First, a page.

Fri
Jul 15 2011 2:27pm

Penis of Tomorrow: Will We Grow Artificial Penises?

Will insecure men of the future cultivate new vat-grown penises in their spare-bedroom laboratories? Will they then transplant these obnoxious knobs onto their otherwise healthy bodies in DIY bathroom surgeries?

I posed these questions at the end of the recent Stuff to Blow Your Mind episode Do-It-Yourself Organs and realized I should probably follow up just a little. The podcast primarily dealt with the amazing science of synthetic organs (such as the recent synthetic trachea transplant), but will we also grow the human penis in a laboratory as well?

Yes we will. And before we go any deeper into this, I should stress that comments on masculine insecurity and our propensity for scientific misuse aside, it’s a pretty serious issue. The ability to grow new penis tissue is vital to men who’ve suffered from penile cancer, traumatic injury, birth defects and some forms of erectile dysfunction.

We’ve actually been able to grow the body of the penis in the lab for years. But the penis as a whole is quite a complex bit of flesh to replicate. Functional erectile tissue requires some rather intricate cellular interactions and a working network of nerves to drive all the action. (Read HowStuffWorks’ Anatomy of the Male Penis for details)

Tissue Engineer Dr. Anthony Atala of Children’s Hospital Boston stands at the forefront of artificial tissue and organ growth technology, so it should come as no surprise to find him at the center of this issue as well. Back in 2003, his lab successfully used tissue from several rabbit members to create scaffolding to grow a functional, healthy bioengineered rabbit penis. In another experiment, Atala also showed that engineered tissue made of collagen can coax nerve regeneration in a damaged penis.

The take home from this is that, yes, we’ll eventually be able to extract a sample of a patient’s erectile tissue and multiply it in the lab for use in new tissue.

Today we can grow functional replacement penises for rabbits and successfully transplant them. Human transplants will come in time. By the way, here’s a quick rundown of our current method of addressing the condition commonly referred to as micropenis. I think you’ll find artificial tissue growth an excellent alternative to that.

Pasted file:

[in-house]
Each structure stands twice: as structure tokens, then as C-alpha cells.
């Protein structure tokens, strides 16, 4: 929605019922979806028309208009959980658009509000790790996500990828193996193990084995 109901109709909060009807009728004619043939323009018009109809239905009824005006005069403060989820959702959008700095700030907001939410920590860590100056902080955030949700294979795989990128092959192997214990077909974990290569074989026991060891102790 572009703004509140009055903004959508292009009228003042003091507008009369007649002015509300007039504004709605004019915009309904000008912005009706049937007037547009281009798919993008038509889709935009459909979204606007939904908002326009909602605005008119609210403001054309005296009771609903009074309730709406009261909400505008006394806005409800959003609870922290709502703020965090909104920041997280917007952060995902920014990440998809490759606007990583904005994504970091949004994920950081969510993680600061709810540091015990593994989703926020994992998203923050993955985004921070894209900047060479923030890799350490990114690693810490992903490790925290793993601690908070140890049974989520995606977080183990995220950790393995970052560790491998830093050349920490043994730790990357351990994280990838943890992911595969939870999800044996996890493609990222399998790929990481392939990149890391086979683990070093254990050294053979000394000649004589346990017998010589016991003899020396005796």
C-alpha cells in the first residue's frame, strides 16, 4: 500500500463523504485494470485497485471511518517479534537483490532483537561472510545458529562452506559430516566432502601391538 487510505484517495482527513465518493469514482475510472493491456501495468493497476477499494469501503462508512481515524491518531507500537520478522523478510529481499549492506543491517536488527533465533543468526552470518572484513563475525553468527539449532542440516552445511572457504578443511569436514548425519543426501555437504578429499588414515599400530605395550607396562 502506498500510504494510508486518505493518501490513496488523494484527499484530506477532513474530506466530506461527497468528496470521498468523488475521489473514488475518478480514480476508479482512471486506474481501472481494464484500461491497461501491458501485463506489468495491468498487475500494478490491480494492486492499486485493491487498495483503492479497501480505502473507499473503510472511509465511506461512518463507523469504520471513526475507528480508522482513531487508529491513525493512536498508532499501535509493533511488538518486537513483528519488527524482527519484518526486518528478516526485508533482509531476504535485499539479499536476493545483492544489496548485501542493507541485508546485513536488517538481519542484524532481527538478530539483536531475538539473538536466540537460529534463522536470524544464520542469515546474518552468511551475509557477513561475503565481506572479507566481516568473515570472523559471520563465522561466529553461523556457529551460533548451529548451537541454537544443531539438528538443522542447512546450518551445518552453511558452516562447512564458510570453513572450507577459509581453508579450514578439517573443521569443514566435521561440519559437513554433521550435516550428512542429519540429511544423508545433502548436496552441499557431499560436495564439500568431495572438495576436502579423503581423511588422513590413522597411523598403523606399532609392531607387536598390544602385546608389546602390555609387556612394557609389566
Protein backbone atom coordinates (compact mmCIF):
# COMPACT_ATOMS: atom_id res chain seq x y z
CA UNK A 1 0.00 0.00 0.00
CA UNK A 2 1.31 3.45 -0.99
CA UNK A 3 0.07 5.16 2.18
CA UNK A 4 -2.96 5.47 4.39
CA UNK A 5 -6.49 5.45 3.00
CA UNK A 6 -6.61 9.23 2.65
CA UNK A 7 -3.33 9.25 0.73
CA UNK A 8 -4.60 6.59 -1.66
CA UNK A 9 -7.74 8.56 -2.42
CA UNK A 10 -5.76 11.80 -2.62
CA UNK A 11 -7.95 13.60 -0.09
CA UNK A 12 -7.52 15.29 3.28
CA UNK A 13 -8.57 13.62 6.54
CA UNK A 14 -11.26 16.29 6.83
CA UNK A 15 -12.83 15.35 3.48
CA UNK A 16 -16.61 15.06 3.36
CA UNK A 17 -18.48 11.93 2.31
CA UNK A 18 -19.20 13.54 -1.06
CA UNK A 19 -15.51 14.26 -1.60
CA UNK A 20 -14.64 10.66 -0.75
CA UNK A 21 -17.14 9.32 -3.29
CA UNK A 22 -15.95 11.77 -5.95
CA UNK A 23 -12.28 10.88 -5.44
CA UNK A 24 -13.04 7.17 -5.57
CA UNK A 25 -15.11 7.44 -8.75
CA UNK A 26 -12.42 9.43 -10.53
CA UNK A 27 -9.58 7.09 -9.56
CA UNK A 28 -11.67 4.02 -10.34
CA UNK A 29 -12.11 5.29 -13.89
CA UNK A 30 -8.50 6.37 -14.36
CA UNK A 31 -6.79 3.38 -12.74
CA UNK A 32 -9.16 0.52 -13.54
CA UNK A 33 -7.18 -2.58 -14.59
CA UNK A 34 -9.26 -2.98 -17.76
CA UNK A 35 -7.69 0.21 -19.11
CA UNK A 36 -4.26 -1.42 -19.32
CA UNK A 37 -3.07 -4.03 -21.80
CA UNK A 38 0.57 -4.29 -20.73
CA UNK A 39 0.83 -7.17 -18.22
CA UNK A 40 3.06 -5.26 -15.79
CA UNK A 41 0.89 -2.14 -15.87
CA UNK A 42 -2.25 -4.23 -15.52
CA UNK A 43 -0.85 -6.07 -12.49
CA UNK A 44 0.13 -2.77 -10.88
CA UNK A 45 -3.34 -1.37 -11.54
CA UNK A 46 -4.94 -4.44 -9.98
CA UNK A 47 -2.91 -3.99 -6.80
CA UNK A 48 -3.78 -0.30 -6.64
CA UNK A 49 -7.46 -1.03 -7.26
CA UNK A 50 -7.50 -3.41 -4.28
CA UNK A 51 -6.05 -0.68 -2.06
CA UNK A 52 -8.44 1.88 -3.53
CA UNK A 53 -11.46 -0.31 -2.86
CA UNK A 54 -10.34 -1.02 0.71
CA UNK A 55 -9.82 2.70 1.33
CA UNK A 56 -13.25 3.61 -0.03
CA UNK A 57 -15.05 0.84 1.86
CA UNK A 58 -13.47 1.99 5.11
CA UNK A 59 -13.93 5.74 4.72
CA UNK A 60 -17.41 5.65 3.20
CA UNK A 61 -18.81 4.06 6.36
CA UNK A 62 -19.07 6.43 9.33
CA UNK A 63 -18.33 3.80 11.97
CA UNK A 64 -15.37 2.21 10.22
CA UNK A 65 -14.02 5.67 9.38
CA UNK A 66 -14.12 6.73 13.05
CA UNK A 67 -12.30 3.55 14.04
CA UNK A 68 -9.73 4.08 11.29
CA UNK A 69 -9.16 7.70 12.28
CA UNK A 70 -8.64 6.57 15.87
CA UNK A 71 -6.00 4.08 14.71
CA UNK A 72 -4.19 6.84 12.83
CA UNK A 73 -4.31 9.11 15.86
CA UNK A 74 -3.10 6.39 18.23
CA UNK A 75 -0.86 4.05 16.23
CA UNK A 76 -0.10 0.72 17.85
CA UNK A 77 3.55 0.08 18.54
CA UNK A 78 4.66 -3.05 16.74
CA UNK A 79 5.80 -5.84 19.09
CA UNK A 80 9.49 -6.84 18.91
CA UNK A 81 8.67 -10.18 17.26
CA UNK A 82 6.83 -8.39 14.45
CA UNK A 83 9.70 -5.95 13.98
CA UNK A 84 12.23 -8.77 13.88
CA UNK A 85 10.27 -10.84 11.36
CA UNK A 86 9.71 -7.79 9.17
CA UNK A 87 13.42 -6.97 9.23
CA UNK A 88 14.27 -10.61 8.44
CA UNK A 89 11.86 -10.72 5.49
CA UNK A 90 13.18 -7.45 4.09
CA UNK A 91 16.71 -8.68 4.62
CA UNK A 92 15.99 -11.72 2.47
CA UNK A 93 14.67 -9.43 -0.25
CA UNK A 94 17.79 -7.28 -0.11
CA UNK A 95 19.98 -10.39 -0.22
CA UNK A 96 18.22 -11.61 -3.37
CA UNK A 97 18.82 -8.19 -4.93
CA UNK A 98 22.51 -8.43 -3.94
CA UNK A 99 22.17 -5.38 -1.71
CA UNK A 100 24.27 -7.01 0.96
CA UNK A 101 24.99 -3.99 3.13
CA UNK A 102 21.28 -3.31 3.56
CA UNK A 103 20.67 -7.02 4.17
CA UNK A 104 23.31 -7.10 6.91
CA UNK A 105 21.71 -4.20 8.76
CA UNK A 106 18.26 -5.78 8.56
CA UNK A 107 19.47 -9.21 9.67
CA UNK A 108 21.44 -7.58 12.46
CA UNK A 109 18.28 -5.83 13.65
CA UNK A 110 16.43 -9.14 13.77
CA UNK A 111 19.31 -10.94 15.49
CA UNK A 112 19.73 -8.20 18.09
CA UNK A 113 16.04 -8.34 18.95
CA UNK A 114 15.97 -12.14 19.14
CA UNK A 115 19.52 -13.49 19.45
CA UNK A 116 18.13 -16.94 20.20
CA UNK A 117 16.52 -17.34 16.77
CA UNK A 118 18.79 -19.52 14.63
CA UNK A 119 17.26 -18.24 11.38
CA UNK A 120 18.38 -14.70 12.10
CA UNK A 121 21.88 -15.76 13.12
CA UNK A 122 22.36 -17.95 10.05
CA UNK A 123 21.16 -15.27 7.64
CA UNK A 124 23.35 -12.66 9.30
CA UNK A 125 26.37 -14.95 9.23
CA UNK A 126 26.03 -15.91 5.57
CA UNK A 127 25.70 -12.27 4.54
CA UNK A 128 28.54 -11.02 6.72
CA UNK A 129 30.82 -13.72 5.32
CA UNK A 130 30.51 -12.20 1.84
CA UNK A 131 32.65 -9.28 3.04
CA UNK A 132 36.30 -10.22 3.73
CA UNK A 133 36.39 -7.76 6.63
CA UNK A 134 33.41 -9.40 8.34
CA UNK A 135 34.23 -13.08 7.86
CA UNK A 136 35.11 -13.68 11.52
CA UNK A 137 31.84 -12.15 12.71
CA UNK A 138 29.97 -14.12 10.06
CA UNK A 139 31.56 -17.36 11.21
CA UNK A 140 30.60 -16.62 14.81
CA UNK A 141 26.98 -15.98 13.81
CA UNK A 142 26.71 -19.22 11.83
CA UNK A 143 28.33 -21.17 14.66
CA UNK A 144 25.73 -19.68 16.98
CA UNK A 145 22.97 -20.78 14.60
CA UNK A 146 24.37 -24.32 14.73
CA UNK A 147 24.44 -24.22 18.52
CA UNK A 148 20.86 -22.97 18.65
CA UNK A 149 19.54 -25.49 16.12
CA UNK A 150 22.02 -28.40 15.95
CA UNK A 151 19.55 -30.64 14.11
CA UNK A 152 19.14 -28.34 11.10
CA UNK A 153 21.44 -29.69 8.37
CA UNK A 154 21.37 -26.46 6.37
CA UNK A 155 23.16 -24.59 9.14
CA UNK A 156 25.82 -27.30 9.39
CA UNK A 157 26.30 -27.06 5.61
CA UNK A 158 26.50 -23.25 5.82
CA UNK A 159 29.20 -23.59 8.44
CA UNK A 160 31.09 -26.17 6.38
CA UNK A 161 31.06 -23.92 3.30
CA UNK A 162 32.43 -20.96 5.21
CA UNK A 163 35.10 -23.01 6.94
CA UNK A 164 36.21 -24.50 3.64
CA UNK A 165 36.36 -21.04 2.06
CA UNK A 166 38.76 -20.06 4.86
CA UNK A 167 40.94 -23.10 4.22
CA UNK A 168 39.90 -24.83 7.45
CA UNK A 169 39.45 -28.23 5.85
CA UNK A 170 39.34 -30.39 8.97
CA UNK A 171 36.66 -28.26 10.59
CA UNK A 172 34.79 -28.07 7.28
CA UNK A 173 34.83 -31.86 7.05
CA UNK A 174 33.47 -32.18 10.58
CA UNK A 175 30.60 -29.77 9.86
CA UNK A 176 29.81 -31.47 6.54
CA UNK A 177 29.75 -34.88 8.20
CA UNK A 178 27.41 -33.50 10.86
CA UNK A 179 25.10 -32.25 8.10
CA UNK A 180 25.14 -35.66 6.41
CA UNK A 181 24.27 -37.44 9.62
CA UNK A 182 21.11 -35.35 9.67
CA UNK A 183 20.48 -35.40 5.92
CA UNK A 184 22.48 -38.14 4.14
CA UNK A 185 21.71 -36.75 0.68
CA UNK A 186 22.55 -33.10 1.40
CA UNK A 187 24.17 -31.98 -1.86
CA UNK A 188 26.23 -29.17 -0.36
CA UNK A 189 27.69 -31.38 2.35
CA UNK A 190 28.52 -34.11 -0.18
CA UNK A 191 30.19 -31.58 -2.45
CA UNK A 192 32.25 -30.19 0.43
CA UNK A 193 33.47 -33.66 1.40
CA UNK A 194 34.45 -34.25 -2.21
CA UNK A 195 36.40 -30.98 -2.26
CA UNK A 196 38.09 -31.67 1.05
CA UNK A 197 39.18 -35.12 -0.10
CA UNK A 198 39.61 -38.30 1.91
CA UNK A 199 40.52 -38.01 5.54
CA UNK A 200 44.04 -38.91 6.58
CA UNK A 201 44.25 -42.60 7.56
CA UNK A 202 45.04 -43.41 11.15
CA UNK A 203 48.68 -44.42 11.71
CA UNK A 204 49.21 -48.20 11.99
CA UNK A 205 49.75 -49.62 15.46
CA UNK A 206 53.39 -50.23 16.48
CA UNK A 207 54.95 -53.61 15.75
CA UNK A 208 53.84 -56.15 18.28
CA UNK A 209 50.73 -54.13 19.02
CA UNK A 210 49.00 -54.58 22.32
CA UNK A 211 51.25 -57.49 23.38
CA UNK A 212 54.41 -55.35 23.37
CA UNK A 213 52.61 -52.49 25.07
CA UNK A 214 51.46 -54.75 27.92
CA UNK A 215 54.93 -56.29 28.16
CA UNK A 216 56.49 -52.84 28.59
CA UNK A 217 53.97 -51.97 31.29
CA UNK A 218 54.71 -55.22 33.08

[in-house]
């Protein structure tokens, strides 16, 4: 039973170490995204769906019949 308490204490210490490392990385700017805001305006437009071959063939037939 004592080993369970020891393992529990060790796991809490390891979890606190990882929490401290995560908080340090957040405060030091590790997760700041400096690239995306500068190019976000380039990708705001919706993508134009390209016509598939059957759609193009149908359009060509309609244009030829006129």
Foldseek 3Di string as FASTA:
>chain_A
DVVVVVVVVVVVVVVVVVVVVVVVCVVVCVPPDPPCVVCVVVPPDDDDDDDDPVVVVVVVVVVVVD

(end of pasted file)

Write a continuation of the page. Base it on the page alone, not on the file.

Oh, and if you happen to be a male with insecurities about your penis size, remember that surgery is just one of many options — including therapy. I highly recommend you give the PDF Non-invasive methods of penile lengthening: fact or fiction? a read.

So there you have it! Let me know how I got it wrong! You can find the Stuff to Blow Your Mind podcast on iTunes, Zune and the RSS feed. And don’t forget the free HowStuffWorks App!

 

Imaged Credit: Nick Kocharhook/Creative Commons

Original Published at HSW: Penis of Tomorrow: Will We Grow Artificial Penises?


Robert Lamb is a senior staff writer at HowStuffWorks.com and co-host of the Stuff to Blow Your Mind podcast and blog. He is also a regular contributor to Discovery News. Follow him on Twitter @blowthemind.

24 comments
Liza .
1. aedifica
Because it is totally all about the penis. *eyeroll*
Jexral
2. Jexral
@1: I must admit, it seems, from your comment, that you did not read the article at all. *eyeroll*

I can see this having some great uses beyond cosmetic insecurities, as was pointed out in the article.
Liza .
3. aedifica
Jexral @ 2: No, I did in fact read the article, and I found it striking that all of this technology and medical knowledge is being described in terms of its ability to produce penises.
Ethan Glasser-Camp
4. glasserc
I assure you that Tor.com readers are enthusiastic about biology in all its many forms.

Ethan
Jexral
5. Bak
@3:

Would you be as dismissive if this was some other body part? Why
shouldn't technology and medical knowledge be used to produce penises?

In addition to the things pointed out in the article, I can see this
having very wonderful implications for trans men. Body dysphoria is a
very real (and painful) thing. Why not use science and technology to
help people?
Ian Johnson
6. IanPJohnson
@5: If we can grow penises for trans men, what about testicles? I'm sure there are some trans men who want to have biological children. And ovaries, too, for trans women. It's the future– anything can happen!

Yes, I bet there are people who want to use this technology to make fourteen-inch monsters, but I think that there can definitely be other uses for this.
Teresa Nielsen Hayden
7. tnh
I just want to point out that "grow a penis" is an anagram of "Spiro Agnew."

Adifica, consider the benefits if it ceased to be an issue.

A general comment:

A while back, Randall Munroe (of XKCD fame) came up with a truly inventive automated moderation tool. It doesn't attempt to parse language, or compile statistically massive samples of good and bad comments. It just prevents any sentence from being posted more than once.

That is: if something has already been said, you can't say it again the same way. You can say something very similar, but there must be differentiation; i.e., you have to switch off the autopilot before you start typing.

The internet would be a better place if we'd all strive to do that on a macro level.
Pseu Donym
8. Scotoma
As I grow older I realize the stuff I want to have replacements for the most are eyes and teeth (there was a recent article about Japanese scientists who managed to regrow a fully functionally mice teeth). On the other hand, if we get more knowledge about regrowing humans body parts as a side-effect in the quest for bigger penises, I see no ill there. It's like using spammers to do good.